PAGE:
10. Arms akimbo, this guy attracts the eye in both the color and monochrome photos. The world-weary expression on the face of his neighbor contrasts nicely with his challenging pose and the guy with the carefully blank face seems to complete this little triangular composition.
11. Looking a bit more closely at the kids around to boy with his beer glass, you see that most are looking back at the cameraman, including the boy with a big baby in his arms. It's an interesting mix of boys and girls.
12. Another baby; if you're looking for them you can see quite a few toddlers and babies.
13. With the tenement buildings out of sight, this looks more like Southern Italy than Manhattan.
14. Your attention leaps to the nose picker, but the guy brushing his derby is as interesting and I like the arty composition made by the heads of men, women, and baby.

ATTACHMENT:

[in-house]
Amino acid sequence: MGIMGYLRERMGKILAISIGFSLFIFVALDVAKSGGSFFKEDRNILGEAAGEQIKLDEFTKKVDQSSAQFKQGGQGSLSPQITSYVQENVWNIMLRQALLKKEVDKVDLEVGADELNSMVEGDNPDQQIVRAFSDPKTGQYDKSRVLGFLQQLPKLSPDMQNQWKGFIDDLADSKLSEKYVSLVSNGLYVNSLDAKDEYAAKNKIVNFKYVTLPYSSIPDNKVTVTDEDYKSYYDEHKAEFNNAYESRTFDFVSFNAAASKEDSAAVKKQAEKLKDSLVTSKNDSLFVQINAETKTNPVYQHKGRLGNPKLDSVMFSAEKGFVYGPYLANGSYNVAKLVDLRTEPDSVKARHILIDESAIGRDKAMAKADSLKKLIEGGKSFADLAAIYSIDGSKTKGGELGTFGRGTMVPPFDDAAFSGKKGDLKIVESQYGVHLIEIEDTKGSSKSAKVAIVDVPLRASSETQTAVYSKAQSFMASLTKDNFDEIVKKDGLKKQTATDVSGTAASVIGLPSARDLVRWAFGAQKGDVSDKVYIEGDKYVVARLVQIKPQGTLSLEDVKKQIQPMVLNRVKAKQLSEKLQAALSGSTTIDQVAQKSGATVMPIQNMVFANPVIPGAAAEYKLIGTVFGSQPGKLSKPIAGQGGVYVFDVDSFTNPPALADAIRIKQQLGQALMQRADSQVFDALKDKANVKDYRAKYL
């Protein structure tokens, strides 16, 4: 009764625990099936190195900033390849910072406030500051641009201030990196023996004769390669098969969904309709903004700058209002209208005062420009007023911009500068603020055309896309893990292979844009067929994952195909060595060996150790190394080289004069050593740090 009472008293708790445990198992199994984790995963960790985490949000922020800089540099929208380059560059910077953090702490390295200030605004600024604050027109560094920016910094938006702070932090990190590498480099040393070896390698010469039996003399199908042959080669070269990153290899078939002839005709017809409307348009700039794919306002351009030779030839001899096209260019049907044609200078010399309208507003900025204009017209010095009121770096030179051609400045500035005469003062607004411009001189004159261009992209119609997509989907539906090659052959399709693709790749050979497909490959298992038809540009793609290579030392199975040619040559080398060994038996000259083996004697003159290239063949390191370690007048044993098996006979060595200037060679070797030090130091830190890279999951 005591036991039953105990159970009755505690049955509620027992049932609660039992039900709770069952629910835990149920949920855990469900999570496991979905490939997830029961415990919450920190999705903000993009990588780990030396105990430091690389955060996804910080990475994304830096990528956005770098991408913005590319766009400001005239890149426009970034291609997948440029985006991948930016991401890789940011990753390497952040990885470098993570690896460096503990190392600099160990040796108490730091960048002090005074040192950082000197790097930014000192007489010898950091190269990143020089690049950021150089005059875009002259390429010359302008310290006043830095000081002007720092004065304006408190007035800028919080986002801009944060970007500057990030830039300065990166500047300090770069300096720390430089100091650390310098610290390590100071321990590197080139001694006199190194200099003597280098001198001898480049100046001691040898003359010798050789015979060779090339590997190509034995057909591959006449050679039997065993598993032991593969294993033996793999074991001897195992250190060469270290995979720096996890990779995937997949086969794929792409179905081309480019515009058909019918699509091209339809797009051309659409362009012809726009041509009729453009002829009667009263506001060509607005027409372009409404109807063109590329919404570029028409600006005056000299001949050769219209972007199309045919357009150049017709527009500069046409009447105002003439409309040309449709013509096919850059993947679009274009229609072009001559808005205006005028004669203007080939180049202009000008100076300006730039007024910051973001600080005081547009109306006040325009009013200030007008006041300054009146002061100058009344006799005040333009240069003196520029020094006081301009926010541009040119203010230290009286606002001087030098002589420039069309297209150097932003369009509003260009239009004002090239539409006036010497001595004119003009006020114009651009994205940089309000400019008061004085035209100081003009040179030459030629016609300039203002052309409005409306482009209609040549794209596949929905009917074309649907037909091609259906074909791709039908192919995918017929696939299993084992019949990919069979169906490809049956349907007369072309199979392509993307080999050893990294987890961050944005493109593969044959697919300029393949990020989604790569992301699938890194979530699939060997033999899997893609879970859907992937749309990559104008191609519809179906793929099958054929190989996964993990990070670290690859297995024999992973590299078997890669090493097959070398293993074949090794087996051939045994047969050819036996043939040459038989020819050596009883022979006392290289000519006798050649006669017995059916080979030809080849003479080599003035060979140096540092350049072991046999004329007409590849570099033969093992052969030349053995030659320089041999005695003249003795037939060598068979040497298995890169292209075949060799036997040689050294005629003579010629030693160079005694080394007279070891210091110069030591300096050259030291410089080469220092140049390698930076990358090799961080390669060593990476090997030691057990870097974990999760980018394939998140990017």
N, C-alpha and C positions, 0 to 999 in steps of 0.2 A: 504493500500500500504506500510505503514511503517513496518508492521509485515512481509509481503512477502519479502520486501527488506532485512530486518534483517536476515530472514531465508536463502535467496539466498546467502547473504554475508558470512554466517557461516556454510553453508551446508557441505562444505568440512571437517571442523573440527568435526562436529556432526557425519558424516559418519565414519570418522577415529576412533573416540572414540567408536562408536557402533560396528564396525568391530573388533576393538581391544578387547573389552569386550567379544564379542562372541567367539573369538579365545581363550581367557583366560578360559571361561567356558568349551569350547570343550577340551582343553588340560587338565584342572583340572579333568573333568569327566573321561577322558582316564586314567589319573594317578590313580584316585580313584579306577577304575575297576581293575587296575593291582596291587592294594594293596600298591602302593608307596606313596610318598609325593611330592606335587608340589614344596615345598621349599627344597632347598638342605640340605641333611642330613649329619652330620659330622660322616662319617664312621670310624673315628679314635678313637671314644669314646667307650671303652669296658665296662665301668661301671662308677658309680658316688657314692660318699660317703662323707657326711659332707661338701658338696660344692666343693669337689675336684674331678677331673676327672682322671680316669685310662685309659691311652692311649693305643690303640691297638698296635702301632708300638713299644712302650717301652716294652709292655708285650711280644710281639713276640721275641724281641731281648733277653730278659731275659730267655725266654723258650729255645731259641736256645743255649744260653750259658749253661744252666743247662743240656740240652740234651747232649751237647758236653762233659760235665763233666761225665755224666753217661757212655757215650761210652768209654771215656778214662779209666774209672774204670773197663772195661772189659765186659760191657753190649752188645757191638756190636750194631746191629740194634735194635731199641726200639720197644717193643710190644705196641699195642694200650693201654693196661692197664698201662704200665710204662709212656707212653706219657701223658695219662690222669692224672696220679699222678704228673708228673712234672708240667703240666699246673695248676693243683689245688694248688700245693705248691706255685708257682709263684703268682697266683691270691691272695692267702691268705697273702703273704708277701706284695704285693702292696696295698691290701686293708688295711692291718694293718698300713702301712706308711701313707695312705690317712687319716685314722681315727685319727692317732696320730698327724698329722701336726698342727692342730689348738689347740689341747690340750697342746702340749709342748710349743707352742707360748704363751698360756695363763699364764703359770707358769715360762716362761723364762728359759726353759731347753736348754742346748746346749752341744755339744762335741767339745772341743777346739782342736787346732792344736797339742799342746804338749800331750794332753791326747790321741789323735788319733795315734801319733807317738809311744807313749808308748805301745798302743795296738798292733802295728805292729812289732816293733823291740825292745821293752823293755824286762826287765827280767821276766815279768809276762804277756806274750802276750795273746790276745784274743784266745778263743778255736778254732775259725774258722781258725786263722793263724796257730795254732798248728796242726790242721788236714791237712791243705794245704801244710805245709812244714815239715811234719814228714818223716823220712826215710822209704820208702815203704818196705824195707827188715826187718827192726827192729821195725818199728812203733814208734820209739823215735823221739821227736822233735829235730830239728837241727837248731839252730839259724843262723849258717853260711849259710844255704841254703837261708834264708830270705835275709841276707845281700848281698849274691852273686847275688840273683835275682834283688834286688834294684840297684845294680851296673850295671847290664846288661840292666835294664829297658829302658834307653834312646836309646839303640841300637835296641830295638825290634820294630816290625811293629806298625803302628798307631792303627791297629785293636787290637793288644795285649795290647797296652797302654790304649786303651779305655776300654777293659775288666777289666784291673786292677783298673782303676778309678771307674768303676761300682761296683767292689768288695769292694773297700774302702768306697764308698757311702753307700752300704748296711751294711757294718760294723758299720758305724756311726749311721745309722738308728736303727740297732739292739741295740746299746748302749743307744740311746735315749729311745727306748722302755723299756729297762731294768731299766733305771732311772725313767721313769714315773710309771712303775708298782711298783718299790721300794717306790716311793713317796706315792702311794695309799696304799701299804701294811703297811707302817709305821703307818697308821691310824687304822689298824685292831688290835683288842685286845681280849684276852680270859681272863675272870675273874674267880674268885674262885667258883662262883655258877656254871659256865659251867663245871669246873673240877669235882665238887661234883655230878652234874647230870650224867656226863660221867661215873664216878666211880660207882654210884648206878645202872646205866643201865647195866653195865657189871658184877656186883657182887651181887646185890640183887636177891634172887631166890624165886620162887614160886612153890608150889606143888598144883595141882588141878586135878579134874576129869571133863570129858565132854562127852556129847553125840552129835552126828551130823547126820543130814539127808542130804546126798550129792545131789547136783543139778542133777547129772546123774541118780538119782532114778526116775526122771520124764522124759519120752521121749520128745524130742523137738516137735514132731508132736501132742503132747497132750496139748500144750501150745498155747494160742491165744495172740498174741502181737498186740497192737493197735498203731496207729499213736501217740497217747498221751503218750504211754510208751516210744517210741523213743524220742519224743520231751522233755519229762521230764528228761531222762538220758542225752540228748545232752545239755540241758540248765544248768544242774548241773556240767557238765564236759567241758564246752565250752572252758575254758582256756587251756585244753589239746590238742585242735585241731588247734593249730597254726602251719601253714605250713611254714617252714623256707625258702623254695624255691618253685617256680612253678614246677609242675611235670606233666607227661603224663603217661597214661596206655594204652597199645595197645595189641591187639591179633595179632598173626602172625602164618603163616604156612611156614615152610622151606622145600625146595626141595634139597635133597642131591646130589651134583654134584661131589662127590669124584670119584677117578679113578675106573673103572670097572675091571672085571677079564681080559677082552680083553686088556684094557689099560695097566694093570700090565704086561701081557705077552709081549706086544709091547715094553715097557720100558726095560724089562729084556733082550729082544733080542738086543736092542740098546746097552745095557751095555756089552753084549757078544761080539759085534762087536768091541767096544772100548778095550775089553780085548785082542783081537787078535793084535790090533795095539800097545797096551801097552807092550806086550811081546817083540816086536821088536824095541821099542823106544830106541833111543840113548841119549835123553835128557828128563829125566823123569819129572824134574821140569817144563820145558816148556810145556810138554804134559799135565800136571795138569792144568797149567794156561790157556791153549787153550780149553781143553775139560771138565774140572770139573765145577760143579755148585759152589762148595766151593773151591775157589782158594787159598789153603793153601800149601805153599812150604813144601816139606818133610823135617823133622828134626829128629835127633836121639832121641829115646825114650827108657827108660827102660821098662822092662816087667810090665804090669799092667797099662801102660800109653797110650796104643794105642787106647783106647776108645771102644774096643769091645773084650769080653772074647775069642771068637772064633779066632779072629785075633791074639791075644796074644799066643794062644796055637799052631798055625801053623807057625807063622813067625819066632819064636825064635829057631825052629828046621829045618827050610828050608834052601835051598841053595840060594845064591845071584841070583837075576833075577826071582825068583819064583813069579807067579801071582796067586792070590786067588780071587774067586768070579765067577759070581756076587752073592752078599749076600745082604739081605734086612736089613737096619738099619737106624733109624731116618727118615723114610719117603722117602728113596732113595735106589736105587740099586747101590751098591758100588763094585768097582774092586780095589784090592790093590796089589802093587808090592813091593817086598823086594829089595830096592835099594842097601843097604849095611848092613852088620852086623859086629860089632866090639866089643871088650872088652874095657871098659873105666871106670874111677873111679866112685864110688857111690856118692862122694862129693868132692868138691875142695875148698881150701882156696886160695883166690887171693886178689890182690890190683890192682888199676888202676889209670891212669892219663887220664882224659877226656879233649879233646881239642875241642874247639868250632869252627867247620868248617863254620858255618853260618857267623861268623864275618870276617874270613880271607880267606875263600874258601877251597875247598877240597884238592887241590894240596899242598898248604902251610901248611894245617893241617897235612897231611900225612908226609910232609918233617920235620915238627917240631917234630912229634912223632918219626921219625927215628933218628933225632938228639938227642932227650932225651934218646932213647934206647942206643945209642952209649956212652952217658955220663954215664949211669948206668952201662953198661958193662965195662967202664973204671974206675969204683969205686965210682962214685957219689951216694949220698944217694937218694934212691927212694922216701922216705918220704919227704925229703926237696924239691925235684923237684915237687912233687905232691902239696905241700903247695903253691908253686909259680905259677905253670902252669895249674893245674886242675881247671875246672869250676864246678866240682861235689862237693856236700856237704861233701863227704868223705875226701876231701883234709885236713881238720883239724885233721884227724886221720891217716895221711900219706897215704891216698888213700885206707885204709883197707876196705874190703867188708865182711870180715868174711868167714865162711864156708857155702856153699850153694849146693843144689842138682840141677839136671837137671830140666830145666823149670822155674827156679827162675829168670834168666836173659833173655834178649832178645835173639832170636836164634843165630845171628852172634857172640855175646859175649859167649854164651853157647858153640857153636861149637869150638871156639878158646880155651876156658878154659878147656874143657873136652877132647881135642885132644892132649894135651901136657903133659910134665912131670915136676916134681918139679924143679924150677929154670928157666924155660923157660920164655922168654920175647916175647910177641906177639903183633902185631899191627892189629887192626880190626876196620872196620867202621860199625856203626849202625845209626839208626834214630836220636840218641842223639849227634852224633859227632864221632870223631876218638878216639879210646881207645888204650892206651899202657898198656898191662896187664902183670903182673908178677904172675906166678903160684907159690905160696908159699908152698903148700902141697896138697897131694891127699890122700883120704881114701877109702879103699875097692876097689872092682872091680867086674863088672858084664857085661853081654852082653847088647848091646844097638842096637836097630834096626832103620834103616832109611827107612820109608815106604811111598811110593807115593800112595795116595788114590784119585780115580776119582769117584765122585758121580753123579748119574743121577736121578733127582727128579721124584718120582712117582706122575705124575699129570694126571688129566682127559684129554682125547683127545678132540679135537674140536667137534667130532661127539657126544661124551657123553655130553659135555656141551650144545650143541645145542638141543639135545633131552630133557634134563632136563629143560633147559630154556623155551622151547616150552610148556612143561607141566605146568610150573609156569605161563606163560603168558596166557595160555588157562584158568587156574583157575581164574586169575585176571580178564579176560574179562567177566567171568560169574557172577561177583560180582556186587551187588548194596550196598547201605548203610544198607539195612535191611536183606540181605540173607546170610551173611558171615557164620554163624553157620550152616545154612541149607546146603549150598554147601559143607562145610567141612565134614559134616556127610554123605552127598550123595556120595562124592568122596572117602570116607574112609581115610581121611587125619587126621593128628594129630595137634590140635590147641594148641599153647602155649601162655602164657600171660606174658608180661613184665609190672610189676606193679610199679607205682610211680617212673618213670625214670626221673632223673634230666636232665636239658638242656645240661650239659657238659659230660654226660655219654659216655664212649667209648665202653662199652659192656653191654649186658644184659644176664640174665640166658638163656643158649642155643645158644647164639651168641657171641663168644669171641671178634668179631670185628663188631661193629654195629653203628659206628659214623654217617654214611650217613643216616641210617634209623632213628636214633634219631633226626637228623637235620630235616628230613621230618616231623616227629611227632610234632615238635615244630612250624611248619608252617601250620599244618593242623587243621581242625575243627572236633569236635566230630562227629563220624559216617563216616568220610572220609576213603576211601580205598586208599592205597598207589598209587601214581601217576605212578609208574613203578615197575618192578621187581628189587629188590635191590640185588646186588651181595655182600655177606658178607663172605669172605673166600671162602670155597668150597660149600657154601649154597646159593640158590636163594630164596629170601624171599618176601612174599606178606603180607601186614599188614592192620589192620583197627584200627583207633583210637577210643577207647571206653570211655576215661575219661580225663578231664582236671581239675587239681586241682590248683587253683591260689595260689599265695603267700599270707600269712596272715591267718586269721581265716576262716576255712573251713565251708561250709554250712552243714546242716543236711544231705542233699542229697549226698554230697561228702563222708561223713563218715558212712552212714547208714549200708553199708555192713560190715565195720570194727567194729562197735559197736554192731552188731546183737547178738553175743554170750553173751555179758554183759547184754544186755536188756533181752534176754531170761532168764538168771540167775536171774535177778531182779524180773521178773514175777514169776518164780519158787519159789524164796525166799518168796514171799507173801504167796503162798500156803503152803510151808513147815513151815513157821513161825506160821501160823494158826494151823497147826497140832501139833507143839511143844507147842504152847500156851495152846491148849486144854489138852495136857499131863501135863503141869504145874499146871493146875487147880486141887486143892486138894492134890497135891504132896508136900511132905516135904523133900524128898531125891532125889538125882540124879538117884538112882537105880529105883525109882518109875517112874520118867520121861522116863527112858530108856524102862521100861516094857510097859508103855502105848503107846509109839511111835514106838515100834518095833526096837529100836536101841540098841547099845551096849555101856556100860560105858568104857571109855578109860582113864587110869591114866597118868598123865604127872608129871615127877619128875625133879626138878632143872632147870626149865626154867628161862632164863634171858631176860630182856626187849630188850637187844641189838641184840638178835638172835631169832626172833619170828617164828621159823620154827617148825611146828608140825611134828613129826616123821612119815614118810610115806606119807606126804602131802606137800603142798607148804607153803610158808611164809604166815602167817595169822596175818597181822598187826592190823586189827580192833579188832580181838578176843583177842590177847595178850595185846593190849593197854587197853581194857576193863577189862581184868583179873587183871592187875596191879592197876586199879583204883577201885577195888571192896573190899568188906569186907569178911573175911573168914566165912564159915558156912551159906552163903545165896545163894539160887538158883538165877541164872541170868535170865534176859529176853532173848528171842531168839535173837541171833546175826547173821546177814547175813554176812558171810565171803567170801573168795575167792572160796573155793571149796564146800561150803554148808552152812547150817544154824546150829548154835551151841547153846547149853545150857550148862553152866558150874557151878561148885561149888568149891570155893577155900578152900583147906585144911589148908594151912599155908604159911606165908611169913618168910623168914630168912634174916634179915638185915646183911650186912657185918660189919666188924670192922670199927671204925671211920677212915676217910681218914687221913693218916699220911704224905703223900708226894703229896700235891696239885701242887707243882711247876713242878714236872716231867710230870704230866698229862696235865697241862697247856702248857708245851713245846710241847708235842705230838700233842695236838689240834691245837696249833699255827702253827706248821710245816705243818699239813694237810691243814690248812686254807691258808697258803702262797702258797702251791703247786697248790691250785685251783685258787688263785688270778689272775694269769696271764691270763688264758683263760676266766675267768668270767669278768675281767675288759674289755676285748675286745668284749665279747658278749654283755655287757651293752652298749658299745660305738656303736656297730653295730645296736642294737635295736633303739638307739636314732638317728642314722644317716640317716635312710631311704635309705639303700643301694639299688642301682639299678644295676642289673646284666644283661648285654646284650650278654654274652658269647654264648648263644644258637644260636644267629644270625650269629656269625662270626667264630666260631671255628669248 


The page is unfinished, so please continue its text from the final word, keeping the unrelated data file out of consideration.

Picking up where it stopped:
15. A barefoot child and one with a handkerchief for headgear.
This image shows Mulberry Street from its turning, "The Bend," looking back toward Bayard and Canal. It was taken in the late 1880s by Jacob Riis and appeared in How the Other Half Lives.
How the Other Half Lives, Studies Among the Tenements of New York, by Jacob A. Riis, With Illustrations Chiefly From Photographs Taken By The Author (New York, Charles Scribner's Sons, 1890)
How The Other Half Lives by Jacob Riis (The Authentic History Center)
Here are some previous posts on Mulberry Street.
five-cent den on Pearl St.
a tenement on Mulberry Street
Mulberry Street 1900
* Here are links to recent posts that show fashionable Fifth Avenue in the period before World War I.